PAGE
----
Three year old needs blood transfusions to live | News
GRAND RAPIDS, Mich. (WZZM) - Blood transfusions are usually associated with life saving emergencies but one 3-year old West Michigan girl needs them just to stay alive.
It certainly looks like Audrey Strock is just like all the other kids on the playground, but there's one thing that makes her different from her older brother and sister, "It's an eye opening thing as a parent to see this with your young beautiful child."
Audrey has a genetic blood disorder called spherocytosis. Her red blood cells are weak causing her to be chronically anemic.
At her one year check up, Audrey's pediatrician tested her hemoglobin because he thought she looked unusually pale. It was dangerously low just 6.6, normal is between 11 and 15.
A diagnosis of the genetic blood disorder meant at just a year old Audrey would need several blood transfusions. "Once she got her first blood transfusion she was like a different person. And then we were like oh, this is how she should have been this entire time," says Audrey's mom Heather.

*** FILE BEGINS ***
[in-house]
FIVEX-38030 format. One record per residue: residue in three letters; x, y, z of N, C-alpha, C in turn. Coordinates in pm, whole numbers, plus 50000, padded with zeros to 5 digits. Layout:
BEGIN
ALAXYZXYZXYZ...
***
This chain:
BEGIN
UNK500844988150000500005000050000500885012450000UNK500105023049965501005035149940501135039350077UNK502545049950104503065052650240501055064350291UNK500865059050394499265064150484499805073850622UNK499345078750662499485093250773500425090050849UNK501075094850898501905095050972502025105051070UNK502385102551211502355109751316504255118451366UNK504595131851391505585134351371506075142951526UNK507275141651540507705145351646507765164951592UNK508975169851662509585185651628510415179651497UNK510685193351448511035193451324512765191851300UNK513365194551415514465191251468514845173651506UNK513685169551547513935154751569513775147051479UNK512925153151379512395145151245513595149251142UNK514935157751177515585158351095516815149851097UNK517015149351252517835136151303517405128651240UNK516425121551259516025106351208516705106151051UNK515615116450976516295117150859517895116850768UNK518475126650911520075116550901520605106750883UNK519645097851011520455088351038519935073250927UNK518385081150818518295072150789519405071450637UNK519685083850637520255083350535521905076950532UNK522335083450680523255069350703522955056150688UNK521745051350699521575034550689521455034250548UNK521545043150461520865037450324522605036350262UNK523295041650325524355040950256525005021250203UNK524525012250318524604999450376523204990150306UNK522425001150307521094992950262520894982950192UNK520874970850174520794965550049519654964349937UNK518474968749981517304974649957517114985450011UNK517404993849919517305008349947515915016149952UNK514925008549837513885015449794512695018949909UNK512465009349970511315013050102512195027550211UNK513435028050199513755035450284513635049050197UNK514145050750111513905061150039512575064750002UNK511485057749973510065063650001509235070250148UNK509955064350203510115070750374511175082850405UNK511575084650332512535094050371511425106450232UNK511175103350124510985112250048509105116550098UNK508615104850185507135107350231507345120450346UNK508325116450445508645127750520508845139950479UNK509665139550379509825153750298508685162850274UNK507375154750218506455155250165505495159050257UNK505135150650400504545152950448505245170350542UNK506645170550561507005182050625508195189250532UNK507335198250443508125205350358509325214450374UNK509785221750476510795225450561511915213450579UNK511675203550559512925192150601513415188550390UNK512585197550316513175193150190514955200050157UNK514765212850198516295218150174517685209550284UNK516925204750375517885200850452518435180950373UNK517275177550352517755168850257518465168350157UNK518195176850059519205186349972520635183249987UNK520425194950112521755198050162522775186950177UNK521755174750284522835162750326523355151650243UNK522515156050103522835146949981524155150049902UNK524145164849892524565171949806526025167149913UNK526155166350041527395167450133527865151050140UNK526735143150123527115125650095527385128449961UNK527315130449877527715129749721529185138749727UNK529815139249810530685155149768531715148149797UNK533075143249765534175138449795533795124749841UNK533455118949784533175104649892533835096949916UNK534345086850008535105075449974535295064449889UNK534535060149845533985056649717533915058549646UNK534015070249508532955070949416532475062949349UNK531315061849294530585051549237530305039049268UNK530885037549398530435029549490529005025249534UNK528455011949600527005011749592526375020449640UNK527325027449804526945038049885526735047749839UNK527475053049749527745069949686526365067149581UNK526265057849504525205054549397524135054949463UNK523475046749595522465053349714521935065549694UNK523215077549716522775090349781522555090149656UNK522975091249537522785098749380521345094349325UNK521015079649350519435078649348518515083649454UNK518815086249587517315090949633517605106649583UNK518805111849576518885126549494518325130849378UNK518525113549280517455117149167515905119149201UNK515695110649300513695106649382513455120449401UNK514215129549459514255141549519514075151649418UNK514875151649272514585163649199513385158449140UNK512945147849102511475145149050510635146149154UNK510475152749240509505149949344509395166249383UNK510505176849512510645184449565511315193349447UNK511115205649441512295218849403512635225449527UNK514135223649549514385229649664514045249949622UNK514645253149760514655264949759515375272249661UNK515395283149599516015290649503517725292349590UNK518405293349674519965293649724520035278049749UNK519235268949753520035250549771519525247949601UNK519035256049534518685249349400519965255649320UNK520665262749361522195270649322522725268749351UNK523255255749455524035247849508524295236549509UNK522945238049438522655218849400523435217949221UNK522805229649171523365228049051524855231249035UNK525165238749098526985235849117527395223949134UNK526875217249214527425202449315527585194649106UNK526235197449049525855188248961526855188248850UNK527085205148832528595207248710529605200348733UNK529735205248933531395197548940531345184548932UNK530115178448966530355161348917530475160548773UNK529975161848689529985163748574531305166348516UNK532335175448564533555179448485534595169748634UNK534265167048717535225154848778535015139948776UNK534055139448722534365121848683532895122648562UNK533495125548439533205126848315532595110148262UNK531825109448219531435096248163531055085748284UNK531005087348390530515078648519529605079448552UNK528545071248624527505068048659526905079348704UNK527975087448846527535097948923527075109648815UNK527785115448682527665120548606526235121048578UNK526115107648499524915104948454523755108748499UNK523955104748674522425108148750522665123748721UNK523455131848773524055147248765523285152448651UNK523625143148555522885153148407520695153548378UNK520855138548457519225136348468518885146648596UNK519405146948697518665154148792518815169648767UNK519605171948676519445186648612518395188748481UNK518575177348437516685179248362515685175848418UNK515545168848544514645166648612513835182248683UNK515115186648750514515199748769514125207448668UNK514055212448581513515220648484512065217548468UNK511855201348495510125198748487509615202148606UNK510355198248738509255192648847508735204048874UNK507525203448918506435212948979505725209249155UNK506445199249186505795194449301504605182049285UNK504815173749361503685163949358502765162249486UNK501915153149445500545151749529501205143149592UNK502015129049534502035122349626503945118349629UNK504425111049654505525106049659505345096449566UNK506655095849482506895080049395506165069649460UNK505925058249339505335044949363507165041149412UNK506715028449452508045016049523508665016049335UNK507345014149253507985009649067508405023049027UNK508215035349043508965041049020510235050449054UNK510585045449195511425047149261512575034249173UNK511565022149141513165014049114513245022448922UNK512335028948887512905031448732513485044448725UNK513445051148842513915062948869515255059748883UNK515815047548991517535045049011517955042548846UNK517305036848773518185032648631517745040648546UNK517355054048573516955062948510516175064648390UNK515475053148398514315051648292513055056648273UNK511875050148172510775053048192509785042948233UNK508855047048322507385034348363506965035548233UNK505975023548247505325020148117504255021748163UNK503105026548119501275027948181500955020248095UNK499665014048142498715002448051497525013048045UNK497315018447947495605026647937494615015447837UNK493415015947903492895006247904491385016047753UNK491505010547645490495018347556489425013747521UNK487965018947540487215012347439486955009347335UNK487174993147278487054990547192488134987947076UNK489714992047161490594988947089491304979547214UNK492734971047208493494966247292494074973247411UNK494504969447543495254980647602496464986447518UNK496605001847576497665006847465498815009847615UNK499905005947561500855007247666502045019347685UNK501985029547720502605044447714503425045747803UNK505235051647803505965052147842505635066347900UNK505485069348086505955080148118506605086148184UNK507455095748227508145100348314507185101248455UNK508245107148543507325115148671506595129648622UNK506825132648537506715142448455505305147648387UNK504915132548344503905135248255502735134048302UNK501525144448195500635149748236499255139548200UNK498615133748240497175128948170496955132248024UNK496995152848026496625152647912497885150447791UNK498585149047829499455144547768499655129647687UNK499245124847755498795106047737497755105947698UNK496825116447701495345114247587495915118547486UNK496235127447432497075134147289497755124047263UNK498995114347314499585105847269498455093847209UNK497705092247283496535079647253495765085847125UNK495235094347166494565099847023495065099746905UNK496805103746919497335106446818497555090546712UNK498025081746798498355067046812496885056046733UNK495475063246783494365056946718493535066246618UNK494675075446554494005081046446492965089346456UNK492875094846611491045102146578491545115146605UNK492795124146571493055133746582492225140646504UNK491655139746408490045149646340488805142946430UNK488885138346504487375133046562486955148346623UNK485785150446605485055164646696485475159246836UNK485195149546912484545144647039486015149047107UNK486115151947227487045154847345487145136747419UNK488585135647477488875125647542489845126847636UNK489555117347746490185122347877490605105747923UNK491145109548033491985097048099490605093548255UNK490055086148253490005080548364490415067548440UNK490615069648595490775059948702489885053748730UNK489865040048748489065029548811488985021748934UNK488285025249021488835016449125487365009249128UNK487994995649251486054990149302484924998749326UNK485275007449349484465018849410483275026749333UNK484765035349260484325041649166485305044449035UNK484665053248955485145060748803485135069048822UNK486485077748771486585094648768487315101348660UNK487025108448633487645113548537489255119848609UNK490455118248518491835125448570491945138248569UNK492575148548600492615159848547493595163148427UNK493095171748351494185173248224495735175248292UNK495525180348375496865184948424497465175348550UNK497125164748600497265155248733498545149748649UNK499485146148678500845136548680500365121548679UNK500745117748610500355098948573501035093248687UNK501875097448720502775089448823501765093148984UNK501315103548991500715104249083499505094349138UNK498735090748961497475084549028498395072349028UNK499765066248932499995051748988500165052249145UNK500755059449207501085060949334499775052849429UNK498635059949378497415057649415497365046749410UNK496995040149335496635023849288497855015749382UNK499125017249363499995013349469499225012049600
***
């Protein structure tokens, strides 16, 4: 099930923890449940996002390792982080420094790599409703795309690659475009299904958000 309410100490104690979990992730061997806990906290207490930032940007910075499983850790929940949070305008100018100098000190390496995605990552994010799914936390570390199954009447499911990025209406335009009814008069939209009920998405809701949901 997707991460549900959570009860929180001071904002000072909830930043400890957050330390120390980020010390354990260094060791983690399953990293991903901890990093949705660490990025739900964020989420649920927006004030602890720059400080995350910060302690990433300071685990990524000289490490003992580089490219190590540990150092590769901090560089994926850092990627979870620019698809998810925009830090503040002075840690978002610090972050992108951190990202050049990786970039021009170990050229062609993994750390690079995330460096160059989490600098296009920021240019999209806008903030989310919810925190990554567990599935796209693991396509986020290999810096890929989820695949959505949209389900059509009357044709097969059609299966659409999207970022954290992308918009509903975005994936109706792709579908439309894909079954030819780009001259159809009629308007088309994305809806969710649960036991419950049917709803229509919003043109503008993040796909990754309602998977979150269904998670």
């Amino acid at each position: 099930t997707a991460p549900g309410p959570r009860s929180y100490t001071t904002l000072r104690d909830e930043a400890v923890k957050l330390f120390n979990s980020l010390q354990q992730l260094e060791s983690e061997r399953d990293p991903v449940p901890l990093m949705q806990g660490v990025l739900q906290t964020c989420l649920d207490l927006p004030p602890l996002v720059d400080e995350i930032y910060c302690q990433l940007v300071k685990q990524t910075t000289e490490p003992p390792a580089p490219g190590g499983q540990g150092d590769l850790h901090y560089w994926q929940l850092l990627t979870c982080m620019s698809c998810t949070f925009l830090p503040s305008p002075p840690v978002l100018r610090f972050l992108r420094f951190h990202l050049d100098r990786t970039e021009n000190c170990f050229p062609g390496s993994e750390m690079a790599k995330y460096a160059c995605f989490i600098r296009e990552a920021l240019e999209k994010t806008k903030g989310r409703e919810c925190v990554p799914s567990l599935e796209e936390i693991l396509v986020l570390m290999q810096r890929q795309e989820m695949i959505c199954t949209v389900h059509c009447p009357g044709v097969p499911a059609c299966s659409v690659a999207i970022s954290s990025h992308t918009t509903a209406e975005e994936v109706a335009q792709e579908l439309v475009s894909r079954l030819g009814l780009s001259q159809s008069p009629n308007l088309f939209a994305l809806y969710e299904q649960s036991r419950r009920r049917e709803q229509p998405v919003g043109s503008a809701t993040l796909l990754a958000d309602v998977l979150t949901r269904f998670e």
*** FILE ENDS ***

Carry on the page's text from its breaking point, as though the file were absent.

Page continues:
Those transfusions have now become a normal part of Audrey's life. "She goes to the hematologist every two months and then they tell us go and get labs done in two weeks and we'll see you back in two months so it's kind of continuous."
Audrey's visits to Grand Rapids Helen De Vos Children's Hospital have become so regular over the past two years that Audrey doesn't even cry when she gets poked. In fact she's more interested in where she's going to put her puppy dog sticker. Something that is a little hard for Audrey's mom Heather to realize,"The fact that she's used to it is sad to me."
Once she's hooked up to the life saving blood supply Audrey plays for the next 3 to 4 hours until the transfusion is complete. "They said if the blood was not available it could be fatal to her," says Heather.
Soon Audrey will regain the pink color in her cheeks and lips, but unfortunately it doesn't last, "We noticeably can tell that she's tired versus the other kids and the energy level and that's all the time." Audrey's father Dan knows she'll soon need another transfusion so she can keep up with her brother and sister, "That's why we are so thankful that people do donate and continue to give because there are so many people other than Audrey that are in need."
There is the possibility that Audrey could grow out of the spherocytosis but if she continues to need even just a few transfusions a year her doctors may consider removing her spleen so she doesn't need them, but that of course comes with other complications.
If Audrey's story has inspired you to give blood click here to find out more about the Michigan Blood Drive happening this week. Anyone who attempts to donate will get a $5 gas card.